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The Comedy of Oedipus

Ali Salem
El-Alfy Theatre Company
Lion and Unicorn Theatre

Elliott J Pritchard as Oedipus and Joie Risk (Chorus) Credit: Jamie Scott
Harry Belcher as Awalih, Timothy George as Onah and Buchan Lennon as Tiresias Credit: Jamie Scott
Jack Badley as Police Officer and Harry Belcher as Awalih Credit: Jamie Scott
Caroline Ginty as Jocasta and Elliott Pritchard as Oedipus Credit: Jamie Scott
Amy Leighton as Kami and Manos Koutsis as Senefru Credit: Jamie Scott
Harry Belcher as Aalih, Tom Phillips as Creon, Jack Badley, Joie Risk, Amy Leighton and Natasha Karp as Chorus and Elliott Pritchard as Oedipus Credit: Jamie Scott

Forget Sophocles and his Theban plays. Ali Salim may use some elements of the ancient Greek story but he transports it across the Mediterranean and a long way up the Nile to Egyptian Thebes, the city of Amun-Ra. His Oedipus is already there when the Sphinx monster turns up devouring people who can’t solve his riddles.

The obvious would–be heroes and the university’s Professor Ptah have been gobbled up. The Town Council, with Awalih, the chief of police, and Creon, who is head of security, are looking for the next candidate to send to face the Sphinx. It is clever-clogs Oedipus who volunteers, but on his own conditions: Thebes and its Queen are his price if he succeeds.

Of course, our lad knows the answer to the riddle; he’s a genius. Married to Queen Jocasta and in his palace, he sets about improving his people’s lives with his inventions. He’s putting Thebes 5000 years ahead with television and telephones. Back in his laboratory he’s working on an atomic bomb, but he doesn’t manage those basic things that ruin their lives and soon the Sphinx, or another like it, is back and there’s contagion spreading through the city.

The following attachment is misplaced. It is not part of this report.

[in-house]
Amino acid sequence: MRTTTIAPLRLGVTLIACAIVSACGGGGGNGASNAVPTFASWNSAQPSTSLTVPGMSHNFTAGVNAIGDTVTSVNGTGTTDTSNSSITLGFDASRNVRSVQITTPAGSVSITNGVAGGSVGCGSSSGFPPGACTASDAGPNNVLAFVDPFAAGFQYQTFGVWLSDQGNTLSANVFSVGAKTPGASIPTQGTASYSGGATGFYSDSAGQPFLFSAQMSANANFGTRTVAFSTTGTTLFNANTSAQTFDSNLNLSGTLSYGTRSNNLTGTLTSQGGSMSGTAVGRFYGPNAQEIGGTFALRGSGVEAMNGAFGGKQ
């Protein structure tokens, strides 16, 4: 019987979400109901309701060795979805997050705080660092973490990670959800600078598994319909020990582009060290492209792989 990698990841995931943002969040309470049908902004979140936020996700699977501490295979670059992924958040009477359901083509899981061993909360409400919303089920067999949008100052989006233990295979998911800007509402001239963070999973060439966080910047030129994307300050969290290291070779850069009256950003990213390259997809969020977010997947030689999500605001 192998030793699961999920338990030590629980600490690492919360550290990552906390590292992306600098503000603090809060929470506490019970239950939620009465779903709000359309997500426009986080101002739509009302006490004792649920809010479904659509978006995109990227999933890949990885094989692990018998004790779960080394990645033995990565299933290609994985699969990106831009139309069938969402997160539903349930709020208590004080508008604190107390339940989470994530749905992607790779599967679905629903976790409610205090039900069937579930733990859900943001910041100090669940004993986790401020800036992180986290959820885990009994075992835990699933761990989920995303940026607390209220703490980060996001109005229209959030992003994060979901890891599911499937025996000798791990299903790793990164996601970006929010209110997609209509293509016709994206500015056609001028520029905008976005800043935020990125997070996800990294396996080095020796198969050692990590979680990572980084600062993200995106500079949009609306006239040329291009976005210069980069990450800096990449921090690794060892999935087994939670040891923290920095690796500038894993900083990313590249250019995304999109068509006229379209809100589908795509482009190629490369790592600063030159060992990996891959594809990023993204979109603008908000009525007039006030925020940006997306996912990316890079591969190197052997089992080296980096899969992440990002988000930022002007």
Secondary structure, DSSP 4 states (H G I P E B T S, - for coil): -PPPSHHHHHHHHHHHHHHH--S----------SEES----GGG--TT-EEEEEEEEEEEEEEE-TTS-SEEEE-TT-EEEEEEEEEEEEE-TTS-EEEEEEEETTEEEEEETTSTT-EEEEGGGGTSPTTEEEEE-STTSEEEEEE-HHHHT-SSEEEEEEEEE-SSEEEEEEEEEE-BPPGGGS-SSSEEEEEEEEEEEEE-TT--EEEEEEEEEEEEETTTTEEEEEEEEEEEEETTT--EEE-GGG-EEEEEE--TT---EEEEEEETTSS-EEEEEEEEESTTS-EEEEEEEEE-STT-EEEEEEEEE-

The story is introduced by blind seer Tiresias, a mouth-organ-playing Scot in dark glasses as Buchan Lennon plays him, already in chinos when everyone else is in pharaonic kilts and shifts before their “modernisation”.

Jenny Gamble’s set design and Libby Everall’s costumes mix ancient and modern in a way that’s sometimes witty but Ahmed El-Afly’s direction mixes blatant mugging with confident characterisation not quite as smoothly in its parodic presentation of government and business.

There is a podgily camp High Priest in Adrian Ralph’s Hormoheb in contrast to Tom Phillips upright but wily Creon. Caroline Ginty is a no-nonsense Jocasta, confident enough to overcome some awkward entrances, and Elliott Pritchard gives Oedipus a fresh innocence—he may be clever but needs to wise up to self-interested officials and corruption.

Harry Belcher as smiling, torturing, bully Police Chief Awalih, who gets things absolutely right and bridges styles, charms the audience with his apparent blunt openness when he’s not putting the boot in. It is a sustained and nicely judged performance that shows up the occasional school play over-reaction from one or two of the cast.

When first produced in 1970, the play was obviously about contemporary Egypt. Audiences could identify this Oedipus with aspects of President Gumal Nasser, but its satire is just as relevant to Egypt today or any country going through regime change or revolution. It is a warning against the way in which power corrupts, following expedient policies instead of what you promised, so-called socialism accommodating rampant capitalism, accepting a culture of tax avoidance or retaining the apparatus of the police state.

“You are the one that killed the beast” Salim subtitled his play. In 1970, the Beast might have been seen as external threats but its contagion is in the loss of self-belief and self-sufficiency. As Oedipus left Thebes and Creon took control, I was unsure what this production was trying to say in its smudged ending. In most of the play Salim’s intentions are so clear, though I cannot help wondering how his views on the “invention” of religion go down with contemporary Arab audiences, however much they may agree with his objection to the deification of political leaders.

The Comedy of Oedipus is part of the 2013 Shubbak Festival of Arab Culture which continues with performances and events across London until 6 July.

Reviewer: Howard Loxton